LeBron James' 36 points to lead the Los Angeles Lakers past the Houston Rockets Wednesday night did more than help put the Lakers up 2-1 — it pushed LeBron to another all-time title.

James has now become the all-time leader in playoff wins, passing Derek Fisher, with 162.

In an age where analytics have been used for player rankings, game strategies, roster signings and perspective for the infamous greatest of all time (GOAT) conversation, LeBron James' numbers speak for themselves. During his 17th season at age 35, with countless accolades already in hand, LeBron James has been nothing short of amazing.

NBA.com’s Yash Matange highlighted that James’ eight consecutive NBA Finals appearances from 2011 to 2018 are where most of his damage was done to accomplish this historic feat; registering a playoff win-loss record of 114-54.

“It seems like he’s drinking from the fountain of youth,” Lakers' center Anthony Davis said postgame. “I’m pretty sure he’ll be setting another record he ain’t broke on Thursday.”

While others like Lakers guard Kyle Kuzma and Jazz guard Jordan Clarkson are campaigning via Twitter for James to be awarded his fifth MVP award, James' numbers this season show he’s more than deserving. For the first time in his career, he has led the league in assists with an average of 10.2 per game.

Before the start of the season, basketball trainer Cuffs the Legend challenged James to average double-digit assists. James shared his response “Got you!” via Instagram when the season ended and was confirmed the assist leader of the season, showing he still has the ability to dominate the league when he pleases.

The MVP debate isn’t the only one James' name is involved in. James has put together a resume worthy of consideration for the greatest player ever.

James' longevity and consistency is a testament to his greatness, but does it make him the greatest? Surpassing Michael Jordan as the GOAT is almost impossible. Jordan’s 6-for-6 mark in the finals versus James' current 3-5 record is a huge factor many argue James cannot catch.

However, the numbers do not lie. Earlier this season, James reached No. 3 on the NBA’s all-time scoring list, surpassing the late Kobe Bryant at No. 4 and Jordan at No. 5.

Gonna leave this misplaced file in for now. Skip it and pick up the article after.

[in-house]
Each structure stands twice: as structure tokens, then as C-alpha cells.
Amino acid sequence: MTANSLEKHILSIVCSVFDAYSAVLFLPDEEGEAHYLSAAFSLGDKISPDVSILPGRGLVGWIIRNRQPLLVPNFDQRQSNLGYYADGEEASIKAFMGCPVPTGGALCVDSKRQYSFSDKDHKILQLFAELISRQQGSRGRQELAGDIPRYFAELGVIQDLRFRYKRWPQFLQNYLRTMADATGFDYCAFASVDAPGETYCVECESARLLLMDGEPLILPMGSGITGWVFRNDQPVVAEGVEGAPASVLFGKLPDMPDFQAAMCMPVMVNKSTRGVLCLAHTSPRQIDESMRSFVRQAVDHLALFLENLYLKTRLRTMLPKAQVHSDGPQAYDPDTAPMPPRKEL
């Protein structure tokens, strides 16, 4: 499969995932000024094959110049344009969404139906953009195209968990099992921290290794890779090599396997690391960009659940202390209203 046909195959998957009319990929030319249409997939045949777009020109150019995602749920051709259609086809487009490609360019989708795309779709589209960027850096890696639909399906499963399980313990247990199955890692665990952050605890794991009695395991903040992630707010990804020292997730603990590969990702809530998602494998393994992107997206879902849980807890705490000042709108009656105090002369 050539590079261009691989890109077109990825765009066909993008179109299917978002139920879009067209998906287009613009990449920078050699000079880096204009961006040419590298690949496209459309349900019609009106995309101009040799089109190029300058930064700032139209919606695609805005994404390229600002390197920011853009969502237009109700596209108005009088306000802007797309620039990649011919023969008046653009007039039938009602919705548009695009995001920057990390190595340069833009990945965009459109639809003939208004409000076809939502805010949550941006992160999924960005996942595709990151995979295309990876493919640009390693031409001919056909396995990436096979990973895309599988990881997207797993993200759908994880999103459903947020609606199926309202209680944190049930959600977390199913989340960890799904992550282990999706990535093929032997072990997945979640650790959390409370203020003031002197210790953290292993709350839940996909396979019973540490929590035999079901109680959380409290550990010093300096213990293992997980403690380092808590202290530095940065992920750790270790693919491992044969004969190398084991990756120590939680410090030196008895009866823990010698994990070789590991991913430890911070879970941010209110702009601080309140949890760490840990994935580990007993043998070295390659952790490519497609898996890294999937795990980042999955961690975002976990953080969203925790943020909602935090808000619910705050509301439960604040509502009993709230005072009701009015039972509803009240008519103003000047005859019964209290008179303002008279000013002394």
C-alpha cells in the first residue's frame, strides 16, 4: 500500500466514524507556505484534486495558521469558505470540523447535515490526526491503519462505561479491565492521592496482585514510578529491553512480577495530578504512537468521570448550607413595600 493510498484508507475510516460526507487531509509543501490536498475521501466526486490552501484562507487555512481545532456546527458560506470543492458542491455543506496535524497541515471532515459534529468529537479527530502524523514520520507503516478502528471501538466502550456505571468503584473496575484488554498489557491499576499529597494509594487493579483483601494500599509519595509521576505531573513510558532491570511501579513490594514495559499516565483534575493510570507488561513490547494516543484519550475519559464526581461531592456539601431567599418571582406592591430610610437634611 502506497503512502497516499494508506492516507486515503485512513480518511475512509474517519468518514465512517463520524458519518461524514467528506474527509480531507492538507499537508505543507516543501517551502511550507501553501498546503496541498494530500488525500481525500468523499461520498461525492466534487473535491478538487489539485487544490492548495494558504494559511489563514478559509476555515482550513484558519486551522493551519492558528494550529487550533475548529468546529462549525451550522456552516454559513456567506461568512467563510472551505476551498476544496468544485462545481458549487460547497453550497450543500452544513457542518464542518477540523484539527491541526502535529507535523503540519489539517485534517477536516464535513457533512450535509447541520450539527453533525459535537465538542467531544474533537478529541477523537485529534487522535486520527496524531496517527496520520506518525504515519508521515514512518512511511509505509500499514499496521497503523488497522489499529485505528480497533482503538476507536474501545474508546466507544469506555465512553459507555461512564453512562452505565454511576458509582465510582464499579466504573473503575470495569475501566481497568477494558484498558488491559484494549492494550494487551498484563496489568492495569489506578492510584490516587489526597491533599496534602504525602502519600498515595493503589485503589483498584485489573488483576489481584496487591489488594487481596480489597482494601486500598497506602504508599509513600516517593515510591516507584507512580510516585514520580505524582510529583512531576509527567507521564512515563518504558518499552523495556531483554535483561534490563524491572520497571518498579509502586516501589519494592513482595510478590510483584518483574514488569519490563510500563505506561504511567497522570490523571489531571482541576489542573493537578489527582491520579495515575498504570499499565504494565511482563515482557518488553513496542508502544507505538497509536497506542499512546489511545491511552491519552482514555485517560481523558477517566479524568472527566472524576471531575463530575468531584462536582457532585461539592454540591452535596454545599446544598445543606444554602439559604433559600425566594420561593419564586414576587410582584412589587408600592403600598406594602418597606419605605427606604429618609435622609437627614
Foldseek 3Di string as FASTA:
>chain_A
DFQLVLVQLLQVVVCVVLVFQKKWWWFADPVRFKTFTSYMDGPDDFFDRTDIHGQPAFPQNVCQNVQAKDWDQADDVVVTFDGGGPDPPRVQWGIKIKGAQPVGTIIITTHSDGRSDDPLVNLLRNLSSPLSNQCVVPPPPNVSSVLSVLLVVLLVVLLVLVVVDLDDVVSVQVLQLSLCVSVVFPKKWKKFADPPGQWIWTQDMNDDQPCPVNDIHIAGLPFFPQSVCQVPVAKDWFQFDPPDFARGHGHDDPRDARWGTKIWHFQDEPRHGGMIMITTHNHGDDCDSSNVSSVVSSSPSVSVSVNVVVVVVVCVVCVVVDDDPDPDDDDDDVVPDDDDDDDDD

With no signs of slowing down and a contract with the Lakers in effect until 2022, James is projected to eventually become the league’s all-time leading scorer. According to Bleacher Report’s Greg Swartz’s projections before the 2019-2020 season, “James' average points from the last 5 seasons (26.3) multiplied by an estimated 71 games … he should be passing Malone in 2021-22 and eventually taking over [Kareem] Abdul-Jabbar’s record during the 2022-23 season. James should, with good health, become the NBA’s first-ever member of the 40,000-point club.”

As for James' quest to improve on his losing finals record, he has some work to do. Beating the Houston Rockets two more times would set up a potential cross-town conference finals matchup against the Los Angeles Clippers for the right to play the Eastern Conference champion. If LeBron can get past 2019 NBA Finals MVP Kawhi Leonard, the best in the east and win it all this year, he would join Robert Horry and John Salley as the only players to win a title with three different teams.

Seeing James be one of three players that were clearly the team’s best for every championship run, another would further ignite the “Greatest of All Time” debate between him and Michael Jordan along with the countless milestones.